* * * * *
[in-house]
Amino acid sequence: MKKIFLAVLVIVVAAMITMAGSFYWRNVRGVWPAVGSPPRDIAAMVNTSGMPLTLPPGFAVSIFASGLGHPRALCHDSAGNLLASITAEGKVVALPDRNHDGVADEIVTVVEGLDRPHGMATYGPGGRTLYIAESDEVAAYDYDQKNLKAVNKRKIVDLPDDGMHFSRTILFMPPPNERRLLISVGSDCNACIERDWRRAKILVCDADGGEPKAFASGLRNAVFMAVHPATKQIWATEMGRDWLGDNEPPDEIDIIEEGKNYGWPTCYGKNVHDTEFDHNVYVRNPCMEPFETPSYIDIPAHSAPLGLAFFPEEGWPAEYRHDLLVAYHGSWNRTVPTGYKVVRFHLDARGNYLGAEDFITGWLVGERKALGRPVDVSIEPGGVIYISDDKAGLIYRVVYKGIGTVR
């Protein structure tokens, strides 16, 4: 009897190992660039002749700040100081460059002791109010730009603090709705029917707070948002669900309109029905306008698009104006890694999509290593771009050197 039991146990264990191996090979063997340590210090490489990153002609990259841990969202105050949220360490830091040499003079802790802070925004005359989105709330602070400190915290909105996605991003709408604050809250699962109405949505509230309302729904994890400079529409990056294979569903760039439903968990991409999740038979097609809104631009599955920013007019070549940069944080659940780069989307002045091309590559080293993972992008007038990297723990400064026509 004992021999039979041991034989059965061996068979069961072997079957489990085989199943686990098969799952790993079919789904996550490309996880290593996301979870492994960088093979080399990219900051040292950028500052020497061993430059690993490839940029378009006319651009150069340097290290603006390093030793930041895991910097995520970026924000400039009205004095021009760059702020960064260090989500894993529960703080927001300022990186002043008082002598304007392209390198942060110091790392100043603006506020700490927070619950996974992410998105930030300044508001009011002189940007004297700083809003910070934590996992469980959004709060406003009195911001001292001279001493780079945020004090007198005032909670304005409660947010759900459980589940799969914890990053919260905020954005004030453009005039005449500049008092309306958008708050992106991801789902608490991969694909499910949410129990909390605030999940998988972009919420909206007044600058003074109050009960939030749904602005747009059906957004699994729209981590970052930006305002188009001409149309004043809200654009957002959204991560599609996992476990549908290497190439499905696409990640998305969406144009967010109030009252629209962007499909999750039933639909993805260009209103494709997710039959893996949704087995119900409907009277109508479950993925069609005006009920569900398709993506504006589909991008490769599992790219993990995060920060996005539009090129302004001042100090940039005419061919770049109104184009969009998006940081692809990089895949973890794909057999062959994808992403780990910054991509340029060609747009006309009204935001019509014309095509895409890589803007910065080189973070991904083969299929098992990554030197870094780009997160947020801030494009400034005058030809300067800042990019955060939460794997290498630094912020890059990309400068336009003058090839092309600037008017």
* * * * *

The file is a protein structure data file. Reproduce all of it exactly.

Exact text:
[in-house]
Amino acid sequence: MKKIFLAVLVIVVAAMITMAGSFYWRNVRGVWPAVGSPPRDIAAMVNTSGMPLTLPPGFAVSIFASGLGHPRALCHDSAGNLLASITAEGKVVALPDRNHDGVADEIVTVVEGLDRPHGMATYGPGGRTLYIAESDEVAAYDYDQKNLKAVNKRKIVDLPDDGMHFSRTILFMPPPNERRLLISVGSDCNACIERDWRRAKILVCDADGGEPKAFASGLRNAVFMAVHPATKQIWATEMGRDWLGDNEPPDEIDIIEEGKNYGWPTCYGKNVHDTEFDHNVYVRNPCMEPFETPSYIDIPAHSAPLGLAFFPEEGWPAEYRHDLLVAYHGSWNRTVPTGYKVVRFHLDARGNYLGAEDFITGWLVGERKALGRPVDVSIEPGGVIYISDDKAGLIYRVVYKGIGTVR
């Protein structure tokens, strides 16, 4: 009897190992660039002749700040100081460059002791109010730009603090709705029917707070948002669900309109029905306008698009104006890694999509290593771009050197 039991146990264990191996090979063997340590210090490489990153002609990259841990969202105050949220360490830091040499003079802790802070925004005359989105709330602070400190915290909105996605991003709408604050809250699962109405949505509230309302729904994890400079529409990056294979569903760039439903968990991409999740038979097609809104631009599955920013007019070549940069944080659940780069989307002045091309590559080293993972992008007038990297723990400064026509 004992021999039979041991034989059965061996068979069961072997079957489990085989199943686990098969799952790993079919789904996550490309996880290593996301979870492994960088093979080399990219900051040292950028500052020497061993430059690993490839940029378009006319651009150069340097290290603006390093030793930041895991910097995520970026924000400039009205004095021009760059702020960064260090989500894993529960703080927001300022990186002043008082002598304007392209390198942060110091790392100043603006506020700490927070619950996974992410998105930030300044508001009011002189940007004297700083809003910070934590996992469980959004709060406003009195911001001292001279001493780079945020004090007198005032909670304005409660947010759900459980589940799969914890990053919260905020954005004030453009005039005449500049008092309306958008708050992106991801789902608490991969694909499910949410129990909390605030999940998988972009919420909206007044600058003074109050009960939030749904602005747009059906957004699994729209981590970052930006305002188009001409149309004043809200654009957002959204991560599609996992476990549908290497190439499905696409990640998305969406144009967010109030009252629209962007499909999750039933639909993805260009209103494709997710039959893996949704087995119900409907009277109508479950993925069609005006009920569900398709993506504006589909991008490769599992790219993990995060920060996005539009090129302004001042100090940039005419061919770049109104184009969009998006940081692809990089895949973890794909057999062959994808992403780990910054991509340029060609747009006309009204935001019509014309095509895409890589803007910065080189973070991904083969299929098992990554030197870094780009997160947020801030494009400034005058030809300067800042990019955060939460794997290498630094912020890059990309400068336009003058090839092309600037008017």